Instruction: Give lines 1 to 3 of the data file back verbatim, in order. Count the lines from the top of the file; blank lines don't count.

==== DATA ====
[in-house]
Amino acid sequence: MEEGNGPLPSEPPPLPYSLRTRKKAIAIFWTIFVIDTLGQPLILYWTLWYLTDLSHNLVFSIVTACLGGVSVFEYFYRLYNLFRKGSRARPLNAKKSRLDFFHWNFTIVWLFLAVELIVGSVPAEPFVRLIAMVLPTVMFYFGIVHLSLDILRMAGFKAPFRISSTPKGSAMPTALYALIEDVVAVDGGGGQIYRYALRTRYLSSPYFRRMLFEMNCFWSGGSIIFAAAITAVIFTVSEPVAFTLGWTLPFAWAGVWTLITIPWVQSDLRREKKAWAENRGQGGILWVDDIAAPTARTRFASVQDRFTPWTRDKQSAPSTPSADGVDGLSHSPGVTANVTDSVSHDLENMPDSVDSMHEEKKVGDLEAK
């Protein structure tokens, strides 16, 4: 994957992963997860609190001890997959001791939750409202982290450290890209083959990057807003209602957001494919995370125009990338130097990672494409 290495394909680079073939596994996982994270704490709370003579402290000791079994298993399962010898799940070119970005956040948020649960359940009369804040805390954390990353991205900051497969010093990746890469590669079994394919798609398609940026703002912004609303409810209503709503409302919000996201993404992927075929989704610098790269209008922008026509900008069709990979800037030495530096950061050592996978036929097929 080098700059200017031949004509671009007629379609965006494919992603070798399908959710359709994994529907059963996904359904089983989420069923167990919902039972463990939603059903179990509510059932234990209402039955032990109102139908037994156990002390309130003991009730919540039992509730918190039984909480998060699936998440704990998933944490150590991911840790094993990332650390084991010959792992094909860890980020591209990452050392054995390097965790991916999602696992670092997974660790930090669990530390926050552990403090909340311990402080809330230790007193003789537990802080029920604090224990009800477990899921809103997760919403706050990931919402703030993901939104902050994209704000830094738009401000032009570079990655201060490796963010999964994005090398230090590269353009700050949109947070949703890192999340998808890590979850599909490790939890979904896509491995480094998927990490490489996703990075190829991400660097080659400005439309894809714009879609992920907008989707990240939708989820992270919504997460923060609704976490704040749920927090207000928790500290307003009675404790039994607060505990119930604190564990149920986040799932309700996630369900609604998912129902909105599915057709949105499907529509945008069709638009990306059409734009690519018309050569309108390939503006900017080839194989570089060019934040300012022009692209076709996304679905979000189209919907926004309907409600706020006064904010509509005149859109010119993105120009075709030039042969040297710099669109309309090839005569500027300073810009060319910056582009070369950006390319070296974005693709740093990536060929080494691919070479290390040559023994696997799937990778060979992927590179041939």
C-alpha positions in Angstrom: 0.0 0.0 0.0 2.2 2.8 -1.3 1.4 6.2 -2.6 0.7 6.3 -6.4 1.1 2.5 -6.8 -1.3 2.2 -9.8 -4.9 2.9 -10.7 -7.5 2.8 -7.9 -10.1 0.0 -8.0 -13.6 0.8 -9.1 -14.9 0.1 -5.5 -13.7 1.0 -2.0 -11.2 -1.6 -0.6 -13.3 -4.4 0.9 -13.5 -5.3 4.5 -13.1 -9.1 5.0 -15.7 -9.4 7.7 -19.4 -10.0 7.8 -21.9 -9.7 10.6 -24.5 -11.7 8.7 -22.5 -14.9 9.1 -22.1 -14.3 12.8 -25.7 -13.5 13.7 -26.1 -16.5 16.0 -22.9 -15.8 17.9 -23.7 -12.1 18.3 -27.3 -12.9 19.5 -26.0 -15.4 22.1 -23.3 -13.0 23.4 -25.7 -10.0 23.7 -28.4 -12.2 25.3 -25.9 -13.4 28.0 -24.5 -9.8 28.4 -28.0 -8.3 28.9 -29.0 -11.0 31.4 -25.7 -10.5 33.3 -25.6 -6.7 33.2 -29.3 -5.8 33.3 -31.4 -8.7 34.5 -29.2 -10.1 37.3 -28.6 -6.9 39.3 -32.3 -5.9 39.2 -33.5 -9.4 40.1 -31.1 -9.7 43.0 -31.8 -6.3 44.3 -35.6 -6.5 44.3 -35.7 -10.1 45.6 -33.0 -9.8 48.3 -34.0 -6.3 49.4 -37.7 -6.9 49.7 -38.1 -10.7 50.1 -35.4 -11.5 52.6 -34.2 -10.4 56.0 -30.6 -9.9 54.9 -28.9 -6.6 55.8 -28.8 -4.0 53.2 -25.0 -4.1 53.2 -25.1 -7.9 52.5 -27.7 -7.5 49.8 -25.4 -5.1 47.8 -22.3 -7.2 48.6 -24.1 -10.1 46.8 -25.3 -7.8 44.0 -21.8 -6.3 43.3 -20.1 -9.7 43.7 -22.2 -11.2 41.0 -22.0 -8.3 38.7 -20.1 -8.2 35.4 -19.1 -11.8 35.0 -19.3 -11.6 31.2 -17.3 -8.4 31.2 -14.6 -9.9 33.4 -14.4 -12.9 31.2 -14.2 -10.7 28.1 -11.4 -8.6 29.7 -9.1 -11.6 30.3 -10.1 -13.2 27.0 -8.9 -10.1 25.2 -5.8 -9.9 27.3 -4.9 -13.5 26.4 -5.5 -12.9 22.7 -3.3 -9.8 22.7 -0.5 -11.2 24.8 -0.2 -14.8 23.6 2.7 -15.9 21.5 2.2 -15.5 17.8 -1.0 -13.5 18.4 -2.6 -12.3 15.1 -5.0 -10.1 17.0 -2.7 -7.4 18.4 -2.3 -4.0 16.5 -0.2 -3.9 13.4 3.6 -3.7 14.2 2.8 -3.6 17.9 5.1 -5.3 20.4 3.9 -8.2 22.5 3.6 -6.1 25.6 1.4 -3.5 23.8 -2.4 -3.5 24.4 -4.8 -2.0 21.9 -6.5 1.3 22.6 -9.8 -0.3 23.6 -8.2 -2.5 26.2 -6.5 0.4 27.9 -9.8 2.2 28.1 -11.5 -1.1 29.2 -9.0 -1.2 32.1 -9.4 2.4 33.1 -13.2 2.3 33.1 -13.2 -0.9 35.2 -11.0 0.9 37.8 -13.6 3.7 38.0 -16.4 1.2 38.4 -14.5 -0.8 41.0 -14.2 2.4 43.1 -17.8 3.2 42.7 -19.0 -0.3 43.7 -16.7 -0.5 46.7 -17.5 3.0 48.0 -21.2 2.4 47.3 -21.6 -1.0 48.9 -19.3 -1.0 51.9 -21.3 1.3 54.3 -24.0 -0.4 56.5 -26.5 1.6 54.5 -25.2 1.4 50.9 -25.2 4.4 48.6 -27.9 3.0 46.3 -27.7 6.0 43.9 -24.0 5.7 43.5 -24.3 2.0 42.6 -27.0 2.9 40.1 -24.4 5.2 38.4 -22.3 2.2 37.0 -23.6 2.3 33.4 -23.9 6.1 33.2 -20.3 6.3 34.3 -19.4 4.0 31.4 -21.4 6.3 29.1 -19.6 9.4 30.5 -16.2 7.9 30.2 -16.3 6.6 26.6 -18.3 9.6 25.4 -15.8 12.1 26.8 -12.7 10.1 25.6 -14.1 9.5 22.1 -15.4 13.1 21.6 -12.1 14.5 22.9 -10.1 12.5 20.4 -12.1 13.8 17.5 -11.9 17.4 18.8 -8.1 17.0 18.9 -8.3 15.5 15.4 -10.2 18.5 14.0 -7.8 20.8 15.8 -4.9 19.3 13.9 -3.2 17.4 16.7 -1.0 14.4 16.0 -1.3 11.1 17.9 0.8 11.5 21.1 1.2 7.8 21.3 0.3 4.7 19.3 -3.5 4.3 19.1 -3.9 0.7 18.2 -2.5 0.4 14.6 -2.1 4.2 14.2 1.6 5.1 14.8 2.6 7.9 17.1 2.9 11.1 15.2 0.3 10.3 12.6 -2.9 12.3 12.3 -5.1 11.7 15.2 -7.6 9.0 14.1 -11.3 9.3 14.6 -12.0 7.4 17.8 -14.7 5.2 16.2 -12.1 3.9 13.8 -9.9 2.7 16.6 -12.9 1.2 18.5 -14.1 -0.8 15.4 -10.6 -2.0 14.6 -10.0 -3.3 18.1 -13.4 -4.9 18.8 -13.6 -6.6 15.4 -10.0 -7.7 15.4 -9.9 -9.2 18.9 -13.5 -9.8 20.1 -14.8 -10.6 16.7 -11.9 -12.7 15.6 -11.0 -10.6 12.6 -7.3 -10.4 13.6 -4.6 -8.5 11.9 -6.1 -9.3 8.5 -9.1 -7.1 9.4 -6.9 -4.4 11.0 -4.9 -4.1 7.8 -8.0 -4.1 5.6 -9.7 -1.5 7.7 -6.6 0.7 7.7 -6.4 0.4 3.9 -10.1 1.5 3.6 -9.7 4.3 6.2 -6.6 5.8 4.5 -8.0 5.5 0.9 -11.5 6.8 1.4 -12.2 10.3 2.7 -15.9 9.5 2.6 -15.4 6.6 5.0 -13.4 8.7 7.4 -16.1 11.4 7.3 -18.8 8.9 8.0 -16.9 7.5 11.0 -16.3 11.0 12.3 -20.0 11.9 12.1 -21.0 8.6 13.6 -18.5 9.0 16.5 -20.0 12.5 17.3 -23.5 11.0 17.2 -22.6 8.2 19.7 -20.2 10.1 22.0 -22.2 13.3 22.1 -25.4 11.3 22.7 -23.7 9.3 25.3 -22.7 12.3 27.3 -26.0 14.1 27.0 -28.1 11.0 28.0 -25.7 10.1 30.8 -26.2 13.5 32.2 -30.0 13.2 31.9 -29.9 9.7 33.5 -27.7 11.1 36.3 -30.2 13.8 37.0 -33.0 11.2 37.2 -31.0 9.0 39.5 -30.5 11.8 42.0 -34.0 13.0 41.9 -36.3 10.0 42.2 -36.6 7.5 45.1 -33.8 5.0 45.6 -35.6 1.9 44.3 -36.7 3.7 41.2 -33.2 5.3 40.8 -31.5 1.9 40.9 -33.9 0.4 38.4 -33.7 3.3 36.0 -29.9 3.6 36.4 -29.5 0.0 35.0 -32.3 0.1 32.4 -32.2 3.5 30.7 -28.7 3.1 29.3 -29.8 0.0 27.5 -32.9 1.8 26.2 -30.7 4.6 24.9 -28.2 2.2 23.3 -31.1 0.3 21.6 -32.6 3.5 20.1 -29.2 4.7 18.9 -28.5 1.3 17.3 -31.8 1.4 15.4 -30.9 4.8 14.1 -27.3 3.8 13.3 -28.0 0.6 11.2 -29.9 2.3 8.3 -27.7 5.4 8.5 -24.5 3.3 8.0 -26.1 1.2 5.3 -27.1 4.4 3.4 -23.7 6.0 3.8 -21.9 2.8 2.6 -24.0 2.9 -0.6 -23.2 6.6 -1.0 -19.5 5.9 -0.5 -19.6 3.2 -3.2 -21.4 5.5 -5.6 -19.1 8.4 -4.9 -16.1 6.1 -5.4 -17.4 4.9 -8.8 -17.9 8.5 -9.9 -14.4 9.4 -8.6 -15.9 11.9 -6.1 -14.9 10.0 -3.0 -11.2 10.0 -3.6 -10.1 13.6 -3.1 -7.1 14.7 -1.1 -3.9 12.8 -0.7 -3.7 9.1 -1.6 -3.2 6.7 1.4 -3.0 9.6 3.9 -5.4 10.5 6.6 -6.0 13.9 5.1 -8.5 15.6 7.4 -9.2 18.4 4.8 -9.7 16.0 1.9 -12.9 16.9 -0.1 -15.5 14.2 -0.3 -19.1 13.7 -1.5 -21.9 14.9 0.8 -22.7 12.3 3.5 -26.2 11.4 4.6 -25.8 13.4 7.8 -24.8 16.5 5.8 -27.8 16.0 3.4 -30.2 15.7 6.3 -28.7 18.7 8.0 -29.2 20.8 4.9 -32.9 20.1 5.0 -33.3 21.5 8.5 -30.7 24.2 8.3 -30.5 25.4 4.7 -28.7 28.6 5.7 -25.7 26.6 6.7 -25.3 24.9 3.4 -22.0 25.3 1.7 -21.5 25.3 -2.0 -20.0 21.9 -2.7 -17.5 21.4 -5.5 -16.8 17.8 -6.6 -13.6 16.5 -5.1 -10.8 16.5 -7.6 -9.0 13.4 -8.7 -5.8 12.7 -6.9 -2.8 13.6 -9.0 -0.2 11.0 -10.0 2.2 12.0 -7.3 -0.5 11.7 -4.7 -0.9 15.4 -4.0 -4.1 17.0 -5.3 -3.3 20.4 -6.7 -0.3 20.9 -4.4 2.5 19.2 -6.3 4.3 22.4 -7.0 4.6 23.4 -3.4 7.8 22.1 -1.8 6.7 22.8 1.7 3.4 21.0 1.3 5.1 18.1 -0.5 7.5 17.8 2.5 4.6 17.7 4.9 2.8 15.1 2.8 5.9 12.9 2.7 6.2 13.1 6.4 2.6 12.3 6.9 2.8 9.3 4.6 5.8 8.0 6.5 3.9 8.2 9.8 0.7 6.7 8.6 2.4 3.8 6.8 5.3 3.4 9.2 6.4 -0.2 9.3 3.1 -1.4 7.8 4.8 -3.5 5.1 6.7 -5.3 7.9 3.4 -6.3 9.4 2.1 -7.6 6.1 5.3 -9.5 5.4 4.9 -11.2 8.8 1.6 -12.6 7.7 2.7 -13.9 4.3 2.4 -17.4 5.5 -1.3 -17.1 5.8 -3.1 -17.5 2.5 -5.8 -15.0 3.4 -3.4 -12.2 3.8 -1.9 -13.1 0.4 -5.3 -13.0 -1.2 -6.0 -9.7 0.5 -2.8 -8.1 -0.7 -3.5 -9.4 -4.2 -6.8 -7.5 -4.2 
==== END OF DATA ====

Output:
[in-house]
Amino acid sequence: MEEGNGPLPSEPPPLPYSLRTRKKAIAIFWTIFVIDTLGQPLILYWTLWYLTDLSHNLVFSIVTACLGGVSVFEYFYRLYNLFRKGSRARPLNAKKSRLDFFHWNFTIVWLFLAVELIVGSVPAEPFVRLIAMVLPTVMFYFGIVHLSLDILRMAGFKAPFRISSTPKGSAMPTALYALIEDVVAVDGGGGQIYRYALRTRYLSSPYFRRMLFEMNCFWSGGSIIFAAAITAVIFTVSEPVAFTLGWTLPFAWAGVWTLITIPWVQSDLRREKKAWAENRGQGGILWVDDIAAPTARTRFASVQDRFTPWTRDKQSAPSTPSADGVDGLSHSPGVTANVTDSVSHDLENMPDSVDSMHEEKKVGDLEAK
């Protein structure tokens, strides 16, 4: 994957992963997860609190001890997959001791939750409202982290450290890209083959990057807003209602957001494919995370125009990338130097990672494409 290495394909680079073939596994996982994270704490709370003579402290000791079994298993399962010898799940070119970005956040948020649960359940009369804040805390954390990353991205900051497969010093990746890469590669079994394919798609398609940026703002912004609303409810209503709503409302919000996201993404992927075929989704610098790269209008922008026509900008069709990979800037030495530096950061050592996978036929097929 080098700059200017031949004509671009007629379609965006494919992603070798399908959710359709994994529907059963996904359904089983989420069923167990919902039972463990939603059903179990509510059932234990209402039955032990109102139908037994156990002390309130003991009730919540039992509730918190039984909480998060699936998440704990998933944490150590991911840790094993990332650390084991010959792992094909860890980020591209990452050392054995390097965790991916999602696992670092997974660790930090669990530390926050552990403090909340311990402080809330230790007193003789537990802080029920604090224990009800477990899921809103997760919403706050990931919402703030993901939104902050994209704000830094738009401000032009570079990655201060490796963010999964994005090398230090590269353009700050949109947070949703890192999340998808890590979850599909490790939890979904896509491995480094998927990490490489996703990075190829991400660097080659400005439309894809714009879609992920907008989707990240939708989820992270919504997460923060609704976490704040749920927090207000928790500290307003009675404790039994607060505990119930604190564990149920986040799932309700996630369900609604998912129902909105599915057709949105499907529509945008069709638009990306059409734009690519018309050569309108390939503006900017080839194989570089060019934040300012022009692209076709996304679905979000189209919907926004309907409600706020006064904010509509005149859109010119993105120009075709030039042969040297710099669109309309090839005569500027300073810009060319910056582009070369950006390319070296974005693709740093990536060929080494691919070479290390040559023994696997799937990778060979992927590179041939």